Public Private Partnerships

Public Private Partnerships

The Worldwide Revolution in Infrastructure Provision and Project Finance

Darrin Grimsey and Mervyn K. Lewis

This path-breaking book considers the recent trend for governments to look increasingly to private sector finance, provided by private enterprises constructing and managing public infrastructure facilities in partnership with government bodies.

Chapter 1: The Nature of Partnerships

Darrin Grimsey and Mervyn K. Lewis

Subjects: economics and finance, financial economics and regulation, public finance, public sector economics


INTRODUCTION In 1998, the British Inland Revenue service completed the process of relocating 2000 staff from 11 buildings in the Manchester area to a single site, and moved into new fully serviced offices in the city centre of Manchester. The building is ventilated (i.e. no air conditioning), has lighting that switches itself off when people leave, contains gas-fired heating with individual thermostatically controlled radiators, double glazing, building materials made from sustainable sources and building management systems that monitor the use of resources. It was also constructed under the UK government’s Private Finance Initiative (PFI) as a result of a 20-year design-build-finance-operate (DBFO) contract awarded to a private sector body as a partnership arrangement.1 The idea of designing a building to be environmentally efficient is not new. What is new is the realization that partnership arrangements such as the PFI are particularly good vehicles for bringing about this objective because they emphasize value for money over the life of the building, not just the cheapest cost, and encourage a focus on whole-of-life cycle costing implications. Rather than there being separate design, construction, financing, operations and maintenance arrangements as occurs with traditional public procurement, these functions are combined under one contractor. This integration (‘bundling’) within a long-term partnership framework provides financial motivation for the project company to think beyond the design stage and build in energy-reducing and waste-minimizing features that may cost more initially but result later in lower operating and running costs, and so deliver cost effectiveness over time. Such ‘green’...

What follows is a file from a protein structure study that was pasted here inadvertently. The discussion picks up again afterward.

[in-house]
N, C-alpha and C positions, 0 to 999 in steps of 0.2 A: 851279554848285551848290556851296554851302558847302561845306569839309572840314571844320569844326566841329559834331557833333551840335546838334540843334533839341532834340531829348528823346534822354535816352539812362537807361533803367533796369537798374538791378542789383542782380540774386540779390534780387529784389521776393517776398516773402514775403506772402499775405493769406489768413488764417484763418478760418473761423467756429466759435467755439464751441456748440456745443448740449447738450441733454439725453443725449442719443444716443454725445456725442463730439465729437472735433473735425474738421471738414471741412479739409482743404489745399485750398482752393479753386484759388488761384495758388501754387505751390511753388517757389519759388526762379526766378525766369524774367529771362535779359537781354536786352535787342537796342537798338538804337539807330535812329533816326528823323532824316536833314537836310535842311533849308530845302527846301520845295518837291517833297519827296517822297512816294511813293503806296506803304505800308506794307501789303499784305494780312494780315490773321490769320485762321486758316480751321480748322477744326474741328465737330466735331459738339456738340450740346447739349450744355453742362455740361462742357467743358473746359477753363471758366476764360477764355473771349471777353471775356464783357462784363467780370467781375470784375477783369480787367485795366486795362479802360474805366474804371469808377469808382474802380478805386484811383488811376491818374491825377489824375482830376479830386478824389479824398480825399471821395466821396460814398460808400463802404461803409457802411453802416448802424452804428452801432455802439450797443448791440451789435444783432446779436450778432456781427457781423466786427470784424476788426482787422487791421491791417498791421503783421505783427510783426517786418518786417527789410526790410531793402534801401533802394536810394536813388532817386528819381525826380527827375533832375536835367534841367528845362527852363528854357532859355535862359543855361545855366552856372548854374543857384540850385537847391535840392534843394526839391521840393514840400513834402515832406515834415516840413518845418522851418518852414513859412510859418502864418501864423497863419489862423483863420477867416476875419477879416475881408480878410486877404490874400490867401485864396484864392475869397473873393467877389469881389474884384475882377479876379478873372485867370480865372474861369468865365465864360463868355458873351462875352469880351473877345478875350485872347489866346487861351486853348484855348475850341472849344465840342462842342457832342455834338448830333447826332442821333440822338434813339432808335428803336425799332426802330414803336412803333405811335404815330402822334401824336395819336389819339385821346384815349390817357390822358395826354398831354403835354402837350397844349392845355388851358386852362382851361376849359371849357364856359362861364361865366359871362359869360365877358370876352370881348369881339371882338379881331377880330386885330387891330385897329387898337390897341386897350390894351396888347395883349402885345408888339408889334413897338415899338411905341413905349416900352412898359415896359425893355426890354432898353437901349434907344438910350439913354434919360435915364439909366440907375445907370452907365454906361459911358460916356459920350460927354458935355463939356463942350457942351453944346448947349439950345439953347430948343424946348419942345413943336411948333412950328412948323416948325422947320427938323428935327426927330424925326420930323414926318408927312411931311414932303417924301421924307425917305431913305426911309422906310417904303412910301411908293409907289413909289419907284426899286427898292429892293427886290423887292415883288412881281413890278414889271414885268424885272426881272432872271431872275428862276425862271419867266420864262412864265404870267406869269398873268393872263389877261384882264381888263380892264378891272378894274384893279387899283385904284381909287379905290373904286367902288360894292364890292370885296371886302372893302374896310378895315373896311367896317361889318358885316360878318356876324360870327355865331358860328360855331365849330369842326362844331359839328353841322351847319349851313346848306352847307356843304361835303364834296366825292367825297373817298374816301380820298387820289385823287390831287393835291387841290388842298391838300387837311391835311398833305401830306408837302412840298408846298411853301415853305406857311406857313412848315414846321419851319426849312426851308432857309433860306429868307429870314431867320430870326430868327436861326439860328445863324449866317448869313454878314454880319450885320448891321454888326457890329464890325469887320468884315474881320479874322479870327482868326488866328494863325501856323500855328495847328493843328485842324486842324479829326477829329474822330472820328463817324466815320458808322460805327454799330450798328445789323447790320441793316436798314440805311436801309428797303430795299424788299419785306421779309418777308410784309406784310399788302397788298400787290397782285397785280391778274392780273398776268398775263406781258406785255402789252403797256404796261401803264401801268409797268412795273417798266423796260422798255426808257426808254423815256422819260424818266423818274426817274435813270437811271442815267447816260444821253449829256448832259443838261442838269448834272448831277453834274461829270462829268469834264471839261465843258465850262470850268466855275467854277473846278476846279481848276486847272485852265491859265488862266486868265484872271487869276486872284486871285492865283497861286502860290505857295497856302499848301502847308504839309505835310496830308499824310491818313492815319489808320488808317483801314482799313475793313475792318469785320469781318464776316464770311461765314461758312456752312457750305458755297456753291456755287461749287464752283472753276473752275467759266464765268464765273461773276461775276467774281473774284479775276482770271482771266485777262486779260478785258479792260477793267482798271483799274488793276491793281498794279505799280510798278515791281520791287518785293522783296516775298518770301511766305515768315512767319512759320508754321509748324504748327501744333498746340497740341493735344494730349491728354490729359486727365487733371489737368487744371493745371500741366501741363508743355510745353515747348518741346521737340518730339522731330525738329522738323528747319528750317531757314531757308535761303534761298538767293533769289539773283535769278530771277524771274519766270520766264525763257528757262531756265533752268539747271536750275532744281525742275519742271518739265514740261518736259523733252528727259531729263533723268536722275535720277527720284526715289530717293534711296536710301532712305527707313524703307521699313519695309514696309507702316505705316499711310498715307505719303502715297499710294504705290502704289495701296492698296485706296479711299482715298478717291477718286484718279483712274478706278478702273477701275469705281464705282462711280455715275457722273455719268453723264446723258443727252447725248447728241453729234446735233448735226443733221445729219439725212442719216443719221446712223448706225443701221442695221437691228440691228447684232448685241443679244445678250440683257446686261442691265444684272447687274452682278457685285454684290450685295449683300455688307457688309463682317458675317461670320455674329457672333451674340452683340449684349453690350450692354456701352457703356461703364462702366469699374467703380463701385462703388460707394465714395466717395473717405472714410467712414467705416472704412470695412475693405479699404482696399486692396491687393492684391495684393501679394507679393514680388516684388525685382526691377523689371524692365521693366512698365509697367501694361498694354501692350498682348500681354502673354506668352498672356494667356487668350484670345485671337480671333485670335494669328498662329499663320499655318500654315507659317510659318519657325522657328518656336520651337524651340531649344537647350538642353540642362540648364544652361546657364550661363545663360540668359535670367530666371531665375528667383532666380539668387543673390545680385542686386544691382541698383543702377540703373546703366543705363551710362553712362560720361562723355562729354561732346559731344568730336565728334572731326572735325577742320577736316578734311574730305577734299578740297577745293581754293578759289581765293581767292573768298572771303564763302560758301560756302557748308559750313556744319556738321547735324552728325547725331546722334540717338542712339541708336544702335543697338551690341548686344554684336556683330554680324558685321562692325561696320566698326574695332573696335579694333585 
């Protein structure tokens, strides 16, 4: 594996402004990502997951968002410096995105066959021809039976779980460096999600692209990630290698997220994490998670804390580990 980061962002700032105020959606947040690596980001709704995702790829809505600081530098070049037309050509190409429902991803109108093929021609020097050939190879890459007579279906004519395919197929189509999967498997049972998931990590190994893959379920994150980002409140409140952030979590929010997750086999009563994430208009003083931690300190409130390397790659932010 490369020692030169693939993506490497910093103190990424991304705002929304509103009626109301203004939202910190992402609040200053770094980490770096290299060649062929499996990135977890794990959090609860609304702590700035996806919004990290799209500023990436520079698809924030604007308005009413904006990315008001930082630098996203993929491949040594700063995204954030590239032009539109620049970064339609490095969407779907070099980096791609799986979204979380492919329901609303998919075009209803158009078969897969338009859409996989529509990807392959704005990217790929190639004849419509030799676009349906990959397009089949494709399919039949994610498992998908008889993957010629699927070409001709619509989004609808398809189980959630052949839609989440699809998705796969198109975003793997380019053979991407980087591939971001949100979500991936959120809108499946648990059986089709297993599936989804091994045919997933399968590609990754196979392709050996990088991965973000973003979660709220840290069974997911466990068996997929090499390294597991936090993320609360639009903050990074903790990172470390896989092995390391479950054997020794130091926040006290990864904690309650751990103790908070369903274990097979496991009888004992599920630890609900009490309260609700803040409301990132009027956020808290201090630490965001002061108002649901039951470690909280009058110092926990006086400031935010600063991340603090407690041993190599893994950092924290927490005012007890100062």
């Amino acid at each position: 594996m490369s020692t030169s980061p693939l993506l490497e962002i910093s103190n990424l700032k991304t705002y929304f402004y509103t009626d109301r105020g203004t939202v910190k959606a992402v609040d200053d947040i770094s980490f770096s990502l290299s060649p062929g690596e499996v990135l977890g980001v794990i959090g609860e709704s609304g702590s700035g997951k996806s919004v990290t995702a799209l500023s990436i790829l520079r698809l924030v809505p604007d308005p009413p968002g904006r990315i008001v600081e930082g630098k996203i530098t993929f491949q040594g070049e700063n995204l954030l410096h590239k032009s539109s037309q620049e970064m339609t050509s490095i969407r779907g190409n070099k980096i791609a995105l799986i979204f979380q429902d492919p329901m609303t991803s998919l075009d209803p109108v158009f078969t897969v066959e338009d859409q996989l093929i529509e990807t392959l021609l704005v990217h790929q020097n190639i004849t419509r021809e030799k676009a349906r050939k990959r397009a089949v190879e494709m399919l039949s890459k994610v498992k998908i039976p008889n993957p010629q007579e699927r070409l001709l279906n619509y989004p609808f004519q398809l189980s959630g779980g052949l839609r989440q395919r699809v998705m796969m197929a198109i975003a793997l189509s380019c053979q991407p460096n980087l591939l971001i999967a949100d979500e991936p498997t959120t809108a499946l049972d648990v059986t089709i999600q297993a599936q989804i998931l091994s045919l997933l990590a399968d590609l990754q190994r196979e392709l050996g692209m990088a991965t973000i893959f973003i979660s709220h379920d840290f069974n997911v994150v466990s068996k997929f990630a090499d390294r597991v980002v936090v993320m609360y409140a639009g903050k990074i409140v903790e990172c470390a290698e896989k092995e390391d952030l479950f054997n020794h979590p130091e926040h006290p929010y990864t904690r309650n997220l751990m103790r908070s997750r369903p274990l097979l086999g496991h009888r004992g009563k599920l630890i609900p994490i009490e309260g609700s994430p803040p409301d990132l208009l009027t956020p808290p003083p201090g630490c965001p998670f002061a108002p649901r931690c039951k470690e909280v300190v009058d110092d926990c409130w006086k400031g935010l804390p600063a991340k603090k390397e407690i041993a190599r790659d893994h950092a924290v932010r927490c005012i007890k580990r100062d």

You are not authenticated to view the full text of this chapter or article.

Elgaronline requires a subscription or purchase to access the full text of books or journals. Please login through your library system or with your personal username and password on the homepage.

Non-subscribers can freely search the site, view abstracts/ extracts and download selected front matter and introductory chapters for personal use.

Your library may not have purchased all subject areas. If you are authenticated and think you should have access to this title, please contact your librarian.

Further information